Malignant hyperthermia is a pharmacogenetic disorder of skeletal muscle that may cause a life-threatening reaction during administration of general anesthesia. It is inherited in an autosomal dominant pattern and, at least in some families, is caused by a mutation in the ryanodine receptor-calcium-release channel gene on chromosome 19. Malignant hyperthermia displays heterogeneity, making the development of a simple screening test difficult. Malignant hyperthermia may be caused by other biochemical defects affecting intramyoplasmic calcium. Some myopathies, such as central core disease, are frequently associated with malignant hyperthermia susceptibility. In other myopathies, like Duchenne muscular dystrophy, unusual compensatory mechanisms may produce a hypermetabolic state identical to that of malignant hyperthermia.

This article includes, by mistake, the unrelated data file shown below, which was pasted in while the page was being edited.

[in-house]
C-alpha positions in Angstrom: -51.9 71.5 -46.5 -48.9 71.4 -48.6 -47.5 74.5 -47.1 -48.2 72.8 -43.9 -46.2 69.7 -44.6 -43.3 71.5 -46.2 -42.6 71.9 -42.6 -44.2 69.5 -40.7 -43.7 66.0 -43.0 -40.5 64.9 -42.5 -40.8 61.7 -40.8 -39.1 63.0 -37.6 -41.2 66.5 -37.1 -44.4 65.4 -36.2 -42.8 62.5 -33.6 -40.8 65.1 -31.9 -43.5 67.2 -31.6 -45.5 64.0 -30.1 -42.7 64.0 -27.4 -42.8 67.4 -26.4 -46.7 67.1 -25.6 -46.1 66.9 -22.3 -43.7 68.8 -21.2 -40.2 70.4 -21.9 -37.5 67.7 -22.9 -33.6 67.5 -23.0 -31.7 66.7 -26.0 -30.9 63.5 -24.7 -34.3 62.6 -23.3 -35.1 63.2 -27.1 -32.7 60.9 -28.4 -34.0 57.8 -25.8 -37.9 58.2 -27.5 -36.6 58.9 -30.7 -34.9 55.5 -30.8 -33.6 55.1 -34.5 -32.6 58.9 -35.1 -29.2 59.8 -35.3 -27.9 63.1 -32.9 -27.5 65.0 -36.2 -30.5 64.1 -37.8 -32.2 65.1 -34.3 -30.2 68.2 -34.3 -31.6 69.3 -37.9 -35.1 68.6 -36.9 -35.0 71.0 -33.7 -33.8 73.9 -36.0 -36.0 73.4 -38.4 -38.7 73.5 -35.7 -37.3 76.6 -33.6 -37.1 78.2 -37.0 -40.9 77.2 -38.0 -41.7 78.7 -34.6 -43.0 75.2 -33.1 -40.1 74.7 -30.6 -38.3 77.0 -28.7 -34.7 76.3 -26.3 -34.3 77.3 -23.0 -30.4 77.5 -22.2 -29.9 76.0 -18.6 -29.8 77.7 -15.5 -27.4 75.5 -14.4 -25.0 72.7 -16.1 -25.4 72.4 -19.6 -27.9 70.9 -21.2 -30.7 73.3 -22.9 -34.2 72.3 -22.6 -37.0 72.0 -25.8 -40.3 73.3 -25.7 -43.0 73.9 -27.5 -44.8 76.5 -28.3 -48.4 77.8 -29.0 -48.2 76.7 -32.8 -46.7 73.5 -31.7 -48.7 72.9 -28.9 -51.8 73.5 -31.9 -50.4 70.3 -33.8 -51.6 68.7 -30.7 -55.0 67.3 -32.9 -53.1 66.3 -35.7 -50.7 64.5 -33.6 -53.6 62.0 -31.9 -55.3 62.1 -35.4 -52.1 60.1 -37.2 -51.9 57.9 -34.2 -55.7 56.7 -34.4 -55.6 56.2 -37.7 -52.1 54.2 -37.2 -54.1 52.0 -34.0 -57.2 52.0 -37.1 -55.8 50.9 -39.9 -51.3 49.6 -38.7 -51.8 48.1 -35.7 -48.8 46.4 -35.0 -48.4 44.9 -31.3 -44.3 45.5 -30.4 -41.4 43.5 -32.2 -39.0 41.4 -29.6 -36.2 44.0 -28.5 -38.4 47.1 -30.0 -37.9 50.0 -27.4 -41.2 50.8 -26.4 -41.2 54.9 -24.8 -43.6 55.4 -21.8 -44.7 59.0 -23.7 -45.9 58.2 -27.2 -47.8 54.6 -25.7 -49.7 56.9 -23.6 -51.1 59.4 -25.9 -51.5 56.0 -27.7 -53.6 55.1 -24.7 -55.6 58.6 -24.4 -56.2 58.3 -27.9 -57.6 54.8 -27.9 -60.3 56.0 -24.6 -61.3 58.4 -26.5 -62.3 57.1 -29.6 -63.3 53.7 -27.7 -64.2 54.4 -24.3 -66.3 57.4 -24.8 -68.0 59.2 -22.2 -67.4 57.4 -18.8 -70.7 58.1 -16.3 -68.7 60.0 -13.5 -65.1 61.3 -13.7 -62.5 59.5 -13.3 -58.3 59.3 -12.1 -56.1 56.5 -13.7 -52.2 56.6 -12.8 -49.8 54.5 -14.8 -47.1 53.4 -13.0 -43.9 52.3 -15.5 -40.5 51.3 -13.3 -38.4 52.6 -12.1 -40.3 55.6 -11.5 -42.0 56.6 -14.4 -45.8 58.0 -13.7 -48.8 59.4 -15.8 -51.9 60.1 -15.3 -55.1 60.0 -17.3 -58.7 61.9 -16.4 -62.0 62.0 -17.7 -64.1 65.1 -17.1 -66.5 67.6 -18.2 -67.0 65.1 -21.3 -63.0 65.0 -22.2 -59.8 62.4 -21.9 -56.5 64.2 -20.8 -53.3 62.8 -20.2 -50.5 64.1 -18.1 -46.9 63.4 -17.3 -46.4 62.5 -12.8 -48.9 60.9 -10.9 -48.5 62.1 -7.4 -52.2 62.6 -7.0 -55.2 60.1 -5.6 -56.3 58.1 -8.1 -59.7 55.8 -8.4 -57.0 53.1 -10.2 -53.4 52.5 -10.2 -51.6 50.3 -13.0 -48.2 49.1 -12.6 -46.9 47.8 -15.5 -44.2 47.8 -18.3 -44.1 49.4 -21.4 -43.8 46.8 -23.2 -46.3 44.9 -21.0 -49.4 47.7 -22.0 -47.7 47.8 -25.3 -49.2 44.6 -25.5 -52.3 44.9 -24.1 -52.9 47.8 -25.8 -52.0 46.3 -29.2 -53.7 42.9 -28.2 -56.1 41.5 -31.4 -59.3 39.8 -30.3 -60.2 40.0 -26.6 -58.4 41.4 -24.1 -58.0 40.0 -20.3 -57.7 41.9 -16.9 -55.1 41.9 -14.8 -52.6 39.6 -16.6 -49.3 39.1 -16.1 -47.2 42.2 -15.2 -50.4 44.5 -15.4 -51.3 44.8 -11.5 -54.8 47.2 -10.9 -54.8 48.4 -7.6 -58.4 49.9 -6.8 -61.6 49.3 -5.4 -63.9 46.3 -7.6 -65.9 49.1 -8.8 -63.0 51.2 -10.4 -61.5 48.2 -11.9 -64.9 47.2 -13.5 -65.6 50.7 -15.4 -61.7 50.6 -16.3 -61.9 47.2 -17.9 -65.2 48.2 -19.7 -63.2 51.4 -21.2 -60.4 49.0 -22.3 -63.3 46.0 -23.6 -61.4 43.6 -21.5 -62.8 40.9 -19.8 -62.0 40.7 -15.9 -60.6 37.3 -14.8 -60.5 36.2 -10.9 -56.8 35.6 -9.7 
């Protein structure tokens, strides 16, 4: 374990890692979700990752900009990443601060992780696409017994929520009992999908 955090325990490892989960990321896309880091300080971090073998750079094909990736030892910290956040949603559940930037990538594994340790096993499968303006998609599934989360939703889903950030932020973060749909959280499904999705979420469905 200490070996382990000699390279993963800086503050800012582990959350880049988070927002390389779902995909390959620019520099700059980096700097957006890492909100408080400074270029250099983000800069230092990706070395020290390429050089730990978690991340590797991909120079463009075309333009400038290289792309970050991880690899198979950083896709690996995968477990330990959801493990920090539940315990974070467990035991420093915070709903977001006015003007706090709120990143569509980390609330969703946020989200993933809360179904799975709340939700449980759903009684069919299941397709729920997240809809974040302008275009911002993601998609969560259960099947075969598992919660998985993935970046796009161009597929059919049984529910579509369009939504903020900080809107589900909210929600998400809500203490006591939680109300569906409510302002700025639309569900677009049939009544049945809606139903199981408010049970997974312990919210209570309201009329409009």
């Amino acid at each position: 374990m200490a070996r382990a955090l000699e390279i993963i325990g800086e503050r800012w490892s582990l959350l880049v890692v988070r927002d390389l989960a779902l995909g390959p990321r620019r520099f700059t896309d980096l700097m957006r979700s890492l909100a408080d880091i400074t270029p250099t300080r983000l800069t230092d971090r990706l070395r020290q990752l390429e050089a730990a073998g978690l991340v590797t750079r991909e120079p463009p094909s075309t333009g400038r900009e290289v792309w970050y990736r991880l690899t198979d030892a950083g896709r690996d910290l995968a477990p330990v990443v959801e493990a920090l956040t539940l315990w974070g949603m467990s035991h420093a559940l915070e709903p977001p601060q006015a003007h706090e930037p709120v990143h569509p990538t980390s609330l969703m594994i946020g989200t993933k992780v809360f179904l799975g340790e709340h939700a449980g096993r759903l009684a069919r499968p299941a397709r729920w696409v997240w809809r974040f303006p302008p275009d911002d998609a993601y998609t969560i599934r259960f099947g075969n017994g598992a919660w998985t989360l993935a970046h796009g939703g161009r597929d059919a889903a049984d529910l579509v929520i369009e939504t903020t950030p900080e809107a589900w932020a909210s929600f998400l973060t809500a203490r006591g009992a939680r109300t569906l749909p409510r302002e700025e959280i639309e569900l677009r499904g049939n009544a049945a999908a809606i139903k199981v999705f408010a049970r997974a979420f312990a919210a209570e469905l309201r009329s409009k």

Current Opinion in Rheumatology 1993, 5:719-724